Please note, I have no hypothesis to support and no political agenda. And here is the link to my survey.

**The reason I’m only including black and white in this project–at first at least–is to understand whether parental “white privilege,” dilutes the very specific biases directed toward blacks.

Advertisements

16 responses to “Does the “White Privilege” Umbrella cover Black and Biracial Children? (Survey included)

  1. Interesting survey Lisa. I don’t fit any of the boxes but I hope you get lots of replies.

  2. Fascinating Lisa. I will be interested to see the results. I have my own thoughts on the subject, both of White Privilege itself, which I have written about and whether it extends.

  3. I hope you get a lot of responses from people who fit your demographic, Lisa!

    If I may speak on the Asian face side: sometimes Asian-North Americans are seen as no different IF: they don’t speak English with an accent, have an Anglo-like first name and display mannerisms that are completely North American-white.

    There was a study done in Canada (and probably elsewhere), the likelihood of being seleted for job interviews based on a last name that seemed “Anglo” vs. “foreign” sounding. Pretty negative: preference for Anglo sounding for “comfort” level of a lot of recruiters.

    I do think my half-Asian-Caucasian nieces and nephews do have the benefit, privilege of choosing to be white and hide their Asian roots, if they wish, because when you look at them, they do look quite white.. except for 1 niece who clearly has almond shaped (green-hazel) eyes. They all carry their Caucasian fathers’ last names.

  4. Thanks, Jean. So true that there are similar issues for Asians and those of Asian descent. I think your cousins probably have very different experiences from children adopted from China, Korea, Vietnam and Cambodia by Caucasian parents. That would be an interesting comparison in itself.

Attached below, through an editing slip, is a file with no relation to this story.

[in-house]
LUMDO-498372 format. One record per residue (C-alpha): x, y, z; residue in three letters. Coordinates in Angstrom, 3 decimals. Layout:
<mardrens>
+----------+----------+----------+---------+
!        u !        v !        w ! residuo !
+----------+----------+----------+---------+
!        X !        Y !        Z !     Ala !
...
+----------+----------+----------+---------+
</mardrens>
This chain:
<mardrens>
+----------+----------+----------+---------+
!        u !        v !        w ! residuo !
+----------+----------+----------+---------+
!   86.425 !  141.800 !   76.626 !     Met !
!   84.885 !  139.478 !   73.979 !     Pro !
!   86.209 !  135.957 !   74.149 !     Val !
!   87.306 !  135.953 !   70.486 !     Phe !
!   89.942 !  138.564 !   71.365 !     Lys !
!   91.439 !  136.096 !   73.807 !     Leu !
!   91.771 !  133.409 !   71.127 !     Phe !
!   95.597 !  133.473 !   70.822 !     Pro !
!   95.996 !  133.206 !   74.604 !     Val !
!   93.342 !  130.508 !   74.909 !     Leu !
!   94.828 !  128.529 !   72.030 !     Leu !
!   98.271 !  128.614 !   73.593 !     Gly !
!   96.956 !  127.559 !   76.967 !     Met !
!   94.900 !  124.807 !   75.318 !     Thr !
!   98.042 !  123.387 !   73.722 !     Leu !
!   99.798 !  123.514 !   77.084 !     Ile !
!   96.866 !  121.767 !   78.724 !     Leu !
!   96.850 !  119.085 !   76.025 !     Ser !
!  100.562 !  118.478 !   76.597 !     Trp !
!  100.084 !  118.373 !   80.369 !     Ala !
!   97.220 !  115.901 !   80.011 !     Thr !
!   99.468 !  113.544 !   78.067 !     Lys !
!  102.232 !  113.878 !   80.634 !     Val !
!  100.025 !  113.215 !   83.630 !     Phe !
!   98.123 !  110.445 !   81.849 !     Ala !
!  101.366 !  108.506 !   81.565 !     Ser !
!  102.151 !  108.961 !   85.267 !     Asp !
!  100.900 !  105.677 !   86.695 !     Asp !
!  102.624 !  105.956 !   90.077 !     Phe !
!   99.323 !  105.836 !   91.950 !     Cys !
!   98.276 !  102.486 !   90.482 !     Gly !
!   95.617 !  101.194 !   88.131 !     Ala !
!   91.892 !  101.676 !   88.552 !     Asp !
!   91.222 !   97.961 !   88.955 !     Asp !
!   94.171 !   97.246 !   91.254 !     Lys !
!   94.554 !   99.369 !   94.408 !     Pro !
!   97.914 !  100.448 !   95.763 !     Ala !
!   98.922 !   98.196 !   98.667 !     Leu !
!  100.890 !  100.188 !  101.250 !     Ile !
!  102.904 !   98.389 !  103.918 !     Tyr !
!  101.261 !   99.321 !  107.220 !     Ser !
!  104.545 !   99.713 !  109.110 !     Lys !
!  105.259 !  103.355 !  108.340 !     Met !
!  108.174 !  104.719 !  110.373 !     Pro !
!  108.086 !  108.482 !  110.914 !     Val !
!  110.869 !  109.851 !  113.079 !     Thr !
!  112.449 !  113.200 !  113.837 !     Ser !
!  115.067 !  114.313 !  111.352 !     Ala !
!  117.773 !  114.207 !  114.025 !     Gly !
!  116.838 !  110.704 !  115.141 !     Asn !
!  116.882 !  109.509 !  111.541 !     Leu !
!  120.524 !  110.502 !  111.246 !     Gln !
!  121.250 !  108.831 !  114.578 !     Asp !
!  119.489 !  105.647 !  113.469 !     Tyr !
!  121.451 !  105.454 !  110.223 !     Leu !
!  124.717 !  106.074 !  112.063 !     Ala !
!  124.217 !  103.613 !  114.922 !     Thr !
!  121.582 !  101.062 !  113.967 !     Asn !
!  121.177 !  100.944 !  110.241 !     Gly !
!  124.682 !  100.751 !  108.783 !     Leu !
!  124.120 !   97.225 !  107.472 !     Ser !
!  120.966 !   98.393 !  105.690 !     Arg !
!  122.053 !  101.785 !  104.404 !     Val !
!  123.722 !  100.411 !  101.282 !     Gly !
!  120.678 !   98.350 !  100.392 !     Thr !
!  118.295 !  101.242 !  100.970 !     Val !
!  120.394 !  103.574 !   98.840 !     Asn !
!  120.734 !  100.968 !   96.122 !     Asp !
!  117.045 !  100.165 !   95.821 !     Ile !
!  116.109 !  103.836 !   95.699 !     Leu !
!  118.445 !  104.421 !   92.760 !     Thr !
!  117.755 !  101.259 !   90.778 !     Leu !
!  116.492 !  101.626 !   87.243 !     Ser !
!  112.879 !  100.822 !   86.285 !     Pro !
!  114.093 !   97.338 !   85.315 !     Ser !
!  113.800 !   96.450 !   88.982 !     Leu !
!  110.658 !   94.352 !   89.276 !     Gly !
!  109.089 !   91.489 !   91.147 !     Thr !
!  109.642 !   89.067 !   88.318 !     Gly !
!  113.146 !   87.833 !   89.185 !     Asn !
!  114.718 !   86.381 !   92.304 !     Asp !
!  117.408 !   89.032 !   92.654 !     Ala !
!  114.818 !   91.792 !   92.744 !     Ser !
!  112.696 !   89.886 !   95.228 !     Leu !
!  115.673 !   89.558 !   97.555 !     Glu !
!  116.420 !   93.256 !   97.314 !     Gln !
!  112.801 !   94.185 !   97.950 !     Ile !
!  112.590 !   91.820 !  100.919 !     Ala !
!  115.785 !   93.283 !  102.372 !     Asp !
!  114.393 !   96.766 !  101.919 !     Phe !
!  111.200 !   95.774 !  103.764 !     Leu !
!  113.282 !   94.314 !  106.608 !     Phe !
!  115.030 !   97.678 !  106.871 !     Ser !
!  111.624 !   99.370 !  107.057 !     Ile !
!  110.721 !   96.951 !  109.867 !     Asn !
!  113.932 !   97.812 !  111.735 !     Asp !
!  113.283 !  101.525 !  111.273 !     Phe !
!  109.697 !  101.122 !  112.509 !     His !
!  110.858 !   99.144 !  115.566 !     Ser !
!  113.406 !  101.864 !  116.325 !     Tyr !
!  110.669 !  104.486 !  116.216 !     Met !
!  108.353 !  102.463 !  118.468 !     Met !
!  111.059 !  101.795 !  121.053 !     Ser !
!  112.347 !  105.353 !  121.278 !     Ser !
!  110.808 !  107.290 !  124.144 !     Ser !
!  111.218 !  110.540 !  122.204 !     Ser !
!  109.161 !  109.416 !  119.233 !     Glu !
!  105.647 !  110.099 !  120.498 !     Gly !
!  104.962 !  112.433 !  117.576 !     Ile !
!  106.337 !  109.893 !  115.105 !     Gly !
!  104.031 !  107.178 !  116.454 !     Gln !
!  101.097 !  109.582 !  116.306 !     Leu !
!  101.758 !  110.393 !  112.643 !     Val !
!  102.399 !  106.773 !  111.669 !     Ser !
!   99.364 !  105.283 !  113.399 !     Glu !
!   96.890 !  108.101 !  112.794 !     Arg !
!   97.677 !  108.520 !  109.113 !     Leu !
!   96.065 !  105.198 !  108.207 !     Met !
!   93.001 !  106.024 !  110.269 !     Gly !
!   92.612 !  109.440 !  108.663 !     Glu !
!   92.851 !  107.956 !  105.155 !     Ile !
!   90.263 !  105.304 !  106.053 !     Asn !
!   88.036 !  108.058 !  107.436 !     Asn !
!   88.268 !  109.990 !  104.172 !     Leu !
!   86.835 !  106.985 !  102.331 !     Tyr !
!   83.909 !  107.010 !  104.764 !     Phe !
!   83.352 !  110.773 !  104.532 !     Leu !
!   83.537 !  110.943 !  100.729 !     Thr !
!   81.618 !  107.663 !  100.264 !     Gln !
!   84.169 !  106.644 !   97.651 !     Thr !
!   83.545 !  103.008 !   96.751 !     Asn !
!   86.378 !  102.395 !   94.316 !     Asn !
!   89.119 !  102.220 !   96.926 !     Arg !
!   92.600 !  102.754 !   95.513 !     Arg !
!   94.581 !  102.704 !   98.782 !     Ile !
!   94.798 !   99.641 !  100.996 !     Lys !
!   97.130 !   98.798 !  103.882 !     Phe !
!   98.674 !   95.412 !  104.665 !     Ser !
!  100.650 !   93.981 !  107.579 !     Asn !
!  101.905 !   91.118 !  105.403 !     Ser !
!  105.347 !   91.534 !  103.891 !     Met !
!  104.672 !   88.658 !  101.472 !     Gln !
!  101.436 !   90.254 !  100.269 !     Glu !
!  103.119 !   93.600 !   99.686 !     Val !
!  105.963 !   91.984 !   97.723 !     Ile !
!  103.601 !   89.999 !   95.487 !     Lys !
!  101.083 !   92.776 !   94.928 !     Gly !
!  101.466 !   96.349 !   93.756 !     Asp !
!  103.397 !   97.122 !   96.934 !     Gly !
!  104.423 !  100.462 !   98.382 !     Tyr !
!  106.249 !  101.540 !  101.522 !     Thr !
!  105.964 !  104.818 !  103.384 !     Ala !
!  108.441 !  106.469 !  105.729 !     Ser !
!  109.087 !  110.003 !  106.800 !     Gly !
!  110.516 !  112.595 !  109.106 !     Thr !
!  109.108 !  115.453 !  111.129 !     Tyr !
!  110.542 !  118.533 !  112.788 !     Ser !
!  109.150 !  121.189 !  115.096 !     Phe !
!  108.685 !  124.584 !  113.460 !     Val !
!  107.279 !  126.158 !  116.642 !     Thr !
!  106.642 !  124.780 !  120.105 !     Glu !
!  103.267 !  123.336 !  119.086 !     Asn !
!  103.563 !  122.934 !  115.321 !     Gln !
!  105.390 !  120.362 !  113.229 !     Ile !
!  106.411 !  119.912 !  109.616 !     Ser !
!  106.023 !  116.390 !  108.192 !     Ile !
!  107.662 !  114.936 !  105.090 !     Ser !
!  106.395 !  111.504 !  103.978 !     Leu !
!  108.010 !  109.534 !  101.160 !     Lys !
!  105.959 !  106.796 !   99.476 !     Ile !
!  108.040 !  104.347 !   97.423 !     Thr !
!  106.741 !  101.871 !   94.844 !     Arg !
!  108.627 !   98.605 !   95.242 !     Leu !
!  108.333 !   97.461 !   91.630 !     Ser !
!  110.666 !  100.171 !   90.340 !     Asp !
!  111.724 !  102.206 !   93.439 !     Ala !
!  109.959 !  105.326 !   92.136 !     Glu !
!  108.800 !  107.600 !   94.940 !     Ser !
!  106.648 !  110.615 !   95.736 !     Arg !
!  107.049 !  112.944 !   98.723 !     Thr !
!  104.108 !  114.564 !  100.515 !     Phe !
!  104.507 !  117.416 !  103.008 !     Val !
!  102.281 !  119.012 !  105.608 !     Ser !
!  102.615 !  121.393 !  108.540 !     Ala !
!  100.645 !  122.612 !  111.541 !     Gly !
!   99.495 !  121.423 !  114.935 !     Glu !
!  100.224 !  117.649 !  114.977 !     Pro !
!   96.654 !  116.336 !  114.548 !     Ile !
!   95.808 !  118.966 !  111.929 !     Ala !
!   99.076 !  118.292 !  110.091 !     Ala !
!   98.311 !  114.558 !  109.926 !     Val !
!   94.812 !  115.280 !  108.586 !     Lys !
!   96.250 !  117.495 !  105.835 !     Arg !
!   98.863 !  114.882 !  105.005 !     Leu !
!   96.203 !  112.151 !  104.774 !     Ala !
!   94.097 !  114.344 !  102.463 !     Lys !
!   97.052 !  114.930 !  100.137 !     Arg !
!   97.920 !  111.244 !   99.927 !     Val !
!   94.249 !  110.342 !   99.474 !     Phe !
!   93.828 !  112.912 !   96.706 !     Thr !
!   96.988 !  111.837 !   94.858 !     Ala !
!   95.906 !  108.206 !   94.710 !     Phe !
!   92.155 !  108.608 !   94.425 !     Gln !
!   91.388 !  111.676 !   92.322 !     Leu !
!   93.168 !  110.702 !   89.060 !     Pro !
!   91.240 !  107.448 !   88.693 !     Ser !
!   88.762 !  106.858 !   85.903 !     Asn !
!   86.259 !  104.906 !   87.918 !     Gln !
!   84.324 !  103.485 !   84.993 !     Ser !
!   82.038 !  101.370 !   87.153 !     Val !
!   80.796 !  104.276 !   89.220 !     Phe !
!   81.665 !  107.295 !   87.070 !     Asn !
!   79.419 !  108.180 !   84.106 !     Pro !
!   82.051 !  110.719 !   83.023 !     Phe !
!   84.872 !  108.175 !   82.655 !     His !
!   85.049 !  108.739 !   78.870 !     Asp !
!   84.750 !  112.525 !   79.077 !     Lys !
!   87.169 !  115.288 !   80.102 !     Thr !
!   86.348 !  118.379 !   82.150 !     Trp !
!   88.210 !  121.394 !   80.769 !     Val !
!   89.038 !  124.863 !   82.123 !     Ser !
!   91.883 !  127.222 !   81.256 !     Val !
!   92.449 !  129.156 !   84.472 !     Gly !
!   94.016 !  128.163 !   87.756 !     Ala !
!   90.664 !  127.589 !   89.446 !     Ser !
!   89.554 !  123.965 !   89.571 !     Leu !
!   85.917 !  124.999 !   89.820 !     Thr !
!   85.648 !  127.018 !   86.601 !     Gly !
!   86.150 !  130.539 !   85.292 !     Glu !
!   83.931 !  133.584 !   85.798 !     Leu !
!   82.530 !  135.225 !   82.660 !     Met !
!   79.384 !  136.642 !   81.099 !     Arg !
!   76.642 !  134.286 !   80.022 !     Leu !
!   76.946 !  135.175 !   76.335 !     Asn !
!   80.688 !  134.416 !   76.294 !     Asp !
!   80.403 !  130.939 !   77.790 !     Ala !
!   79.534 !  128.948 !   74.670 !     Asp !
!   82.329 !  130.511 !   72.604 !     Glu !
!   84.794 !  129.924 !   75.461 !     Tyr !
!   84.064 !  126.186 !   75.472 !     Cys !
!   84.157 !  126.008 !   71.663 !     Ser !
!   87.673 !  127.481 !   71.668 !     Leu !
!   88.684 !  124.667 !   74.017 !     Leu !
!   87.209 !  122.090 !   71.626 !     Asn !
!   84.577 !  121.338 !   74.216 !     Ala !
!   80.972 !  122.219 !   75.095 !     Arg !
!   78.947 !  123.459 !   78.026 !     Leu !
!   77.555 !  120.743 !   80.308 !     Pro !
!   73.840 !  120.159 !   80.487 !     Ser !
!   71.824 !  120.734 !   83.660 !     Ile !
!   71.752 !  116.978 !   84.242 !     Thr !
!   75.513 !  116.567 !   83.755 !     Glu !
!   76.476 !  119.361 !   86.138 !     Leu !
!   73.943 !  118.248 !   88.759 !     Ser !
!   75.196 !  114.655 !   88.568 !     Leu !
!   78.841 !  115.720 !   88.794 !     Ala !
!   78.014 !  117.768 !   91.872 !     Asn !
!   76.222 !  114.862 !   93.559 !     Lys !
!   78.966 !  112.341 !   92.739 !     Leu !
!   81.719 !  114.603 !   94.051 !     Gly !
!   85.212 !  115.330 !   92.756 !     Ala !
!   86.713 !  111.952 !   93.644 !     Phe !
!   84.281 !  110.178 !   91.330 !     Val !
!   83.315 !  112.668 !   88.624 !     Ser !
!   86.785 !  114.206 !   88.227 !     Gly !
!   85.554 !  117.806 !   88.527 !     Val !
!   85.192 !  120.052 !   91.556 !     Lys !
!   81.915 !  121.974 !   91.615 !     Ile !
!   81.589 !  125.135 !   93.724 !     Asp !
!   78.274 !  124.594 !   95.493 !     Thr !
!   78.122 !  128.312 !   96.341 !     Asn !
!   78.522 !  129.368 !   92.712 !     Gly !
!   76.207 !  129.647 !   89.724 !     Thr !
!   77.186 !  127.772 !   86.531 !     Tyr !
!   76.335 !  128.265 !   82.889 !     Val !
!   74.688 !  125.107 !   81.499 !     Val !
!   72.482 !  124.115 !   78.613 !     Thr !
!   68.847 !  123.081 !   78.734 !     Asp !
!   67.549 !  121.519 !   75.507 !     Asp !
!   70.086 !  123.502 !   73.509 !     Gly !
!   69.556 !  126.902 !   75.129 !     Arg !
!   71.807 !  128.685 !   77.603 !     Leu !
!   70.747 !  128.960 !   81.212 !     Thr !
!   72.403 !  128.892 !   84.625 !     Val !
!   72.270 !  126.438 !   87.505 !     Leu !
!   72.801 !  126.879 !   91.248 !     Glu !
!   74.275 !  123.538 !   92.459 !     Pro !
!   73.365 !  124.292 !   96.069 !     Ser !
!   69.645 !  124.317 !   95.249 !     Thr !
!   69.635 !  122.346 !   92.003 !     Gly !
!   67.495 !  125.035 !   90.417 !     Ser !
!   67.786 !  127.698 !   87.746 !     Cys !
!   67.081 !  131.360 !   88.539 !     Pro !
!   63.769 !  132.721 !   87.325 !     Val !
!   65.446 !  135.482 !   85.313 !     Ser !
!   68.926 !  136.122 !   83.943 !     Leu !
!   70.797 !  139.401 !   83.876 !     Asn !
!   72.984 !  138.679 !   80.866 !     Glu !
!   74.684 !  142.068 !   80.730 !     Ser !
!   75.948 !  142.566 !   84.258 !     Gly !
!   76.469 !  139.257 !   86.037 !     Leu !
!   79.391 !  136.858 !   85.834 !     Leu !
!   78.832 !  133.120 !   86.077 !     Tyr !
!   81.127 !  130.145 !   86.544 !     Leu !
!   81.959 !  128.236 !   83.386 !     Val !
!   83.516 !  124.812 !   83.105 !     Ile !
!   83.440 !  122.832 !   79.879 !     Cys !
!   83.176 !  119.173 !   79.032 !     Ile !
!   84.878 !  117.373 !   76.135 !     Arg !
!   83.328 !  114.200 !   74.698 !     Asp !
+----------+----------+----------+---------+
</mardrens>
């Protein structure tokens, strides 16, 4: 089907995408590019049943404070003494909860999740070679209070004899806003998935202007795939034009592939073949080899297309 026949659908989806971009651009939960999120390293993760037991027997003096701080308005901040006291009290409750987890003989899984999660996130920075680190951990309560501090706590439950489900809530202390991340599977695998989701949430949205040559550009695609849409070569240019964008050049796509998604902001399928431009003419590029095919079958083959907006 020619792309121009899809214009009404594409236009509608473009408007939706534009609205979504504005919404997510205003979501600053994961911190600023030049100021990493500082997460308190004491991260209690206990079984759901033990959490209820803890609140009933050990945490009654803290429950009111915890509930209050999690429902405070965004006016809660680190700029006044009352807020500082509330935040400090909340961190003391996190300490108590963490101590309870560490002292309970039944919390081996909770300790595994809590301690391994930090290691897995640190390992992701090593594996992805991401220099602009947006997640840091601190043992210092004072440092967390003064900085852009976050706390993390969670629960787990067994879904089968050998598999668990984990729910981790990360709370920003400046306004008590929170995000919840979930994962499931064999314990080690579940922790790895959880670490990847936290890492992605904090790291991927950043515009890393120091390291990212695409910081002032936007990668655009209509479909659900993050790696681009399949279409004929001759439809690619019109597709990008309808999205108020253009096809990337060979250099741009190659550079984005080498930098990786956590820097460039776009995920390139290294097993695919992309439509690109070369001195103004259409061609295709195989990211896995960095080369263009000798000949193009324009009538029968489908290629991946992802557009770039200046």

5. Yes, I agree adopted children from Asia by Caucasian parents would a different experience than biracial North American born and raised children.
    See here and different complex problems as you may be aware already:
    http://www.thestar.com/news/insight/2015/04/03/from-saigon-to-toronto-revisiting-vietnam-wars-orphan-flights-40-years-later.html

    • Thanks for the link, Jean!

      • This adopted Tawainese woman has a blog. She was adopted by white Americans. They told her she was Vietnamese, but she was not! Thus she begins her journey.

        She’s working towards to her degree in social work.
        http://beyondtwoworlds.com/
        I honestly think that to be racially different as an adoptee is tough journey also, no matter how loving the adoptive parents are. I always wondered at the time of the Vietnamese boat refugee crisis and the airlift of the “orphaned” babies…I was in university here in Canada at the height of the news media splash internationally.

        I know how complicated things can be with my birth parents, never mind not knowing your own roots!

  6. Pingback: Mixed Race Studies » Scholarly Perspectives on Mixed-Race » Does the “White Privilege” Umbrella cover Black and Biracial Children? (Survey included)

  7. If you LOVE your children, you should WANT them to share your “white privilege.” Why would you want your children to suffer unnecessarily?

  8. I am interested in this as well. Although, I am married to a Korean national and I have 2 daughters both in public schools here in SK. I have experienced blatant racism aimed at voth my children and my wife in both Korea and when traveling to the US. The interesting thing is that it usually doesn’t happen if my wife is not with us. In Korea they just assume they are white even though they are clearly also Korean.

Leave a Reply

Fill in your details below or click an icon to log in:

WordPress.com Logo

You are commenting using your WordPress.com account. Log Out / Change )

Twitter picture

You are commenting using your Twitter account. Log Out / Change )

Facebook photo

You are commenting using your Facebook account. Log Out / Change )

Google+ photo

You are commenting using your Google+ account. Log Out / Change )

Connecting to %s